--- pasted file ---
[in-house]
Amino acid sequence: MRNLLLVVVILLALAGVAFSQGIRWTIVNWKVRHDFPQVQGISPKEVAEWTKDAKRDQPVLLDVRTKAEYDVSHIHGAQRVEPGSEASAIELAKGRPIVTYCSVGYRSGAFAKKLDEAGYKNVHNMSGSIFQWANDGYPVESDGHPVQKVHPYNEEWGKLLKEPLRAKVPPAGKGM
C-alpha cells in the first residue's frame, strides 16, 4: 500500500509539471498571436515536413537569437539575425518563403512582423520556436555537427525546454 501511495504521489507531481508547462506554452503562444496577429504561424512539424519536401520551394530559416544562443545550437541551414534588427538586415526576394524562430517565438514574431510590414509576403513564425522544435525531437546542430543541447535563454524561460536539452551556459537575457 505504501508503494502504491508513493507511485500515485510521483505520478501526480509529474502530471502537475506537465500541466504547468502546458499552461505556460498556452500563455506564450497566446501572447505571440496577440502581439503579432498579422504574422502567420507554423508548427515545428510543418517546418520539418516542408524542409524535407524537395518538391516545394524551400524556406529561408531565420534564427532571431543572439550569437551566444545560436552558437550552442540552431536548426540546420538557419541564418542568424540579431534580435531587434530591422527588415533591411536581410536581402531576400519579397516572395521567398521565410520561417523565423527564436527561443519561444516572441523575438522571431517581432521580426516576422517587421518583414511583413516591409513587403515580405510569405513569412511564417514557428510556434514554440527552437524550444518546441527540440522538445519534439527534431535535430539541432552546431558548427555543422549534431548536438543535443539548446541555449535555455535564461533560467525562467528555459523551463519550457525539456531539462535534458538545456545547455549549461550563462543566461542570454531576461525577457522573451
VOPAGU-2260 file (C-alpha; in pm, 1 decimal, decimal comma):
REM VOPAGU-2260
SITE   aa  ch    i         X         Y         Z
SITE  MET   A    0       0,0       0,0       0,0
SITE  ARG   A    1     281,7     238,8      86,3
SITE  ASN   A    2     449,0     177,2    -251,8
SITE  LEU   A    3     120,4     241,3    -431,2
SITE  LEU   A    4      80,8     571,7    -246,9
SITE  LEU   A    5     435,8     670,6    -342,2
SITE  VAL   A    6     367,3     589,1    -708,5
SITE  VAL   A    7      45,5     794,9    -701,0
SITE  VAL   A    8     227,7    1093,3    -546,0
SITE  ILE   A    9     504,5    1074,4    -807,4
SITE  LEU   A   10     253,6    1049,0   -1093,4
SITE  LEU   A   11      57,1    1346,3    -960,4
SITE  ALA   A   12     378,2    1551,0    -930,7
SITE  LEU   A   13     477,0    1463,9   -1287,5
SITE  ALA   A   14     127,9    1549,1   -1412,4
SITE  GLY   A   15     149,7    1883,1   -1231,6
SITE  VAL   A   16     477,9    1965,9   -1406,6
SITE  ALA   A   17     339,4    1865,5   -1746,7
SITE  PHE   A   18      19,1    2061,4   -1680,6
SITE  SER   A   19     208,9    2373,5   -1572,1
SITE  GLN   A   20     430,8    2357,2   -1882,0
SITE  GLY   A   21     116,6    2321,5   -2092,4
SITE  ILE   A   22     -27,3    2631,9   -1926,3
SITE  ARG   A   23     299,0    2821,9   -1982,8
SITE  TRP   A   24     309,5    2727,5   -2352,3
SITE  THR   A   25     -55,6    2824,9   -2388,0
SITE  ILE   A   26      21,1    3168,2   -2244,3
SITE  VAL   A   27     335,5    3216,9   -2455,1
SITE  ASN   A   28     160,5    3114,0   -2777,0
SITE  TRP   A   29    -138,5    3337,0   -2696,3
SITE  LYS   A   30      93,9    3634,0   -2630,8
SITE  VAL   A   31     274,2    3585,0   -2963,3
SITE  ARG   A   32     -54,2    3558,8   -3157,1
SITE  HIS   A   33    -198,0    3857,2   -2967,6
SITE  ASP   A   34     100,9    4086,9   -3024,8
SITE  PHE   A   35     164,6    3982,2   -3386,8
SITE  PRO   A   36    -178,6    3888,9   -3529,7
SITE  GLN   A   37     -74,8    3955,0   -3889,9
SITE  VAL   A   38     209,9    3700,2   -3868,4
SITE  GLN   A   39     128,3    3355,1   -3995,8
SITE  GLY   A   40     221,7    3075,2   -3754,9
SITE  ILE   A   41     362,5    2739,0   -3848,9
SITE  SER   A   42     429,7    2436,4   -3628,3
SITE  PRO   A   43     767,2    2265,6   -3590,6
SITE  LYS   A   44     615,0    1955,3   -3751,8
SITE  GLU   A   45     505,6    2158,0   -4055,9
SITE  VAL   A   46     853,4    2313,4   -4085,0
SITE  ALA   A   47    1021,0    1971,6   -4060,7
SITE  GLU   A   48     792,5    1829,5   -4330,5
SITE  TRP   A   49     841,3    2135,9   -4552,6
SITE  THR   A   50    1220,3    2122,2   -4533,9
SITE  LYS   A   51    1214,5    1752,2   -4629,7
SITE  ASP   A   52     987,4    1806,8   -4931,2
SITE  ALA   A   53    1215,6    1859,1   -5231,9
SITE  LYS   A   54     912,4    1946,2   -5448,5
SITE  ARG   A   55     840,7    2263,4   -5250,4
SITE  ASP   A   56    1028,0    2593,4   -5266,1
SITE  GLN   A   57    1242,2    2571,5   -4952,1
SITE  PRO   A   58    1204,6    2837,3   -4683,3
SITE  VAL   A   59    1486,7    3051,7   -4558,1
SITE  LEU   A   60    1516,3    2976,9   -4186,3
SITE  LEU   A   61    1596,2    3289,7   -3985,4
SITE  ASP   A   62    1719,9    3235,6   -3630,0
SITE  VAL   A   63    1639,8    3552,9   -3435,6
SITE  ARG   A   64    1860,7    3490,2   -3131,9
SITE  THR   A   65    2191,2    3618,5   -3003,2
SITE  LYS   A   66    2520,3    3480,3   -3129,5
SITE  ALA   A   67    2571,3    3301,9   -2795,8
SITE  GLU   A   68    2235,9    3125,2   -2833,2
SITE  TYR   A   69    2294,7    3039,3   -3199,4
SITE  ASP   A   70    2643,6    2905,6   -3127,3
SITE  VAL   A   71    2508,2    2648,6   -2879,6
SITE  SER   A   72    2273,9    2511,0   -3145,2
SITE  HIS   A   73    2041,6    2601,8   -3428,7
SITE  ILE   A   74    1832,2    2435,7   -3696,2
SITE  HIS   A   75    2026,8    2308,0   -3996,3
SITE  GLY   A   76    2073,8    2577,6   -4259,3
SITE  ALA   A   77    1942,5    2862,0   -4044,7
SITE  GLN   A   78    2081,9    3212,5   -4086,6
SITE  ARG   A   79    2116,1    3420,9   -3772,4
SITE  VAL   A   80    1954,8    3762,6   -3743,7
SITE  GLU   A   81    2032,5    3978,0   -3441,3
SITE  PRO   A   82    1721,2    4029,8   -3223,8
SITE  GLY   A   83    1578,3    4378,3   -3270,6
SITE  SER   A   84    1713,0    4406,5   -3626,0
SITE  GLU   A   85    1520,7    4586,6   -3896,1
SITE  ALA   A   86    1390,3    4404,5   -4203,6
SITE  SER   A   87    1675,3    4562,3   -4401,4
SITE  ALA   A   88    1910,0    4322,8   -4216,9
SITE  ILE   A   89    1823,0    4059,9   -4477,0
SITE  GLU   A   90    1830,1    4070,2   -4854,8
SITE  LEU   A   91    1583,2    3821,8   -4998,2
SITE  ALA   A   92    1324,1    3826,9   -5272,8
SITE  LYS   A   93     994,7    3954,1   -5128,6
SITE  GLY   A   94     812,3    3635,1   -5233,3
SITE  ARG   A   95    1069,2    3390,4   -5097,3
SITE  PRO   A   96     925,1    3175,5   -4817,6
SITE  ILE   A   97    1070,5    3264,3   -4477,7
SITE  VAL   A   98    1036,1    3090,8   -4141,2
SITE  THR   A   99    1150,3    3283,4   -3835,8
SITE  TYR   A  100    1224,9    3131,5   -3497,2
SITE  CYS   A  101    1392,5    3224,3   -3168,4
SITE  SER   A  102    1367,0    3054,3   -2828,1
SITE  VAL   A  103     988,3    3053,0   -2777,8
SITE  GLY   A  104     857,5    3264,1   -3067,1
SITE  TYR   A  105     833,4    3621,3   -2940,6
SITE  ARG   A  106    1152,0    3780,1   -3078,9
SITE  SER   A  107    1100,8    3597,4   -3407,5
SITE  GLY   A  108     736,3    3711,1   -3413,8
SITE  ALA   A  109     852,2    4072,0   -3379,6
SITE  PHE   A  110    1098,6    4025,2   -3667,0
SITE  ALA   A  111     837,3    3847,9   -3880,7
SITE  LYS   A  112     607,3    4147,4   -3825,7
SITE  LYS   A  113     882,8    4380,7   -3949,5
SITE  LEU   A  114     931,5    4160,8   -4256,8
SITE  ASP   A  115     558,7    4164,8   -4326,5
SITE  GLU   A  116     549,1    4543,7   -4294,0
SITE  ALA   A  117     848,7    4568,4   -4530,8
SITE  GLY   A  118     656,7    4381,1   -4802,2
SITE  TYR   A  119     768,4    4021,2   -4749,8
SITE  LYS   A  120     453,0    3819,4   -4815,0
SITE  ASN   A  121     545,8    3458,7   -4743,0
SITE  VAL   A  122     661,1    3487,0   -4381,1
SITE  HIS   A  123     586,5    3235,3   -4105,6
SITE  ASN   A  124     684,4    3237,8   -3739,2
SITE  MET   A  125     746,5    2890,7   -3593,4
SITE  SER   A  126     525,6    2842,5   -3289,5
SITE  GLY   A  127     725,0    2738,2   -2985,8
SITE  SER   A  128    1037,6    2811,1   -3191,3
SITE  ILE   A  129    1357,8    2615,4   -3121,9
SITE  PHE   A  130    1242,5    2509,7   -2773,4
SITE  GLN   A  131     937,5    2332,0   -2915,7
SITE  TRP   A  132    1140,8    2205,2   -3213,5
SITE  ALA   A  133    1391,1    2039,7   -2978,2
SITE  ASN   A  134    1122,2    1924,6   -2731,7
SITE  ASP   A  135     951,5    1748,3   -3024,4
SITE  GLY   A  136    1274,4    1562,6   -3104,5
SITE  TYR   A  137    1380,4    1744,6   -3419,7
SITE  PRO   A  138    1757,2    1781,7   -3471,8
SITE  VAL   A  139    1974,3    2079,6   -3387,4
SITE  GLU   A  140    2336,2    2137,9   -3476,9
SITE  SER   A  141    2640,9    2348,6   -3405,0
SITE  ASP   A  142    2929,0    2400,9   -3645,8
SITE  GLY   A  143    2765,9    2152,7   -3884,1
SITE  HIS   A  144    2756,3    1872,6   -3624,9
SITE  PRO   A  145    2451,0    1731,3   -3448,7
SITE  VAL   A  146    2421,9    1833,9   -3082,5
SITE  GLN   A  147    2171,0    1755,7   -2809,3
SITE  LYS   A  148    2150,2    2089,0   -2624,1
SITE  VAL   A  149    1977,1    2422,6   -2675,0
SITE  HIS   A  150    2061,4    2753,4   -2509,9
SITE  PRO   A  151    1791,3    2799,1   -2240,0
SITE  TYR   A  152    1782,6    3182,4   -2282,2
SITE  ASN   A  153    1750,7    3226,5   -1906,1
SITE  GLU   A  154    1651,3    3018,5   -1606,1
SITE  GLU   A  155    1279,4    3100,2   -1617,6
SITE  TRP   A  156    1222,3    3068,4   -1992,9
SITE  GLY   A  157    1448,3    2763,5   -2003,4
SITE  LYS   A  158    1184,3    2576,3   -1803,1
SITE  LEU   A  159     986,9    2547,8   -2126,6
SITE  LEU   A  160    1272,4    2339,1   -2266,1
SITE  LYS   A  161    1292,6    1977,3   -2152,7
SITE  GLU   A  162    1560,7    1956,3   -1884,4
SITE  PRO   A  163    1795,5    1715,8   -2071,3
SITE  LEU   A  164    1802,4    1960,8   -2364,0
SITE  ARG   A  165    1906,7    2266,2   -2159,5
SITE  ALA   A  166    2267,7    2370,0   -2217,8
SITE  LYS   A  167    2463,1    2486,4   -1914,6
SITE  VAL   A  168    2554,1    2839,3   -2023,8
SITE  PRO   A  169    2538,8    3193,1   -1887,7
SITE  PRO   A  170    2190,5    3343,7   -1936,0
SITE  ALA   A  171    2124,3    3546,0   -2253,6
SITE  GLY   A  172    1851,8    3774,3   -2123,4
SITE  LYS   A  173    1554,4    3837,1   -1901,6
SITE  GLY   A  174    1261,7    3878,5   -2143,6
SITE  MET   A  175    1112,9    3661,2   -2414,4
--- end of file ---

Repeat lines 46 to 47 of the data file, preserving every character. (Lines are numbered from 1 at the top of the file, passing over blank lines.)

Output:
SITE  GLN   A   39     128,3    3355,1   -3995,8
SITE  GLY   A   40     221,7    3075,2   -3754,9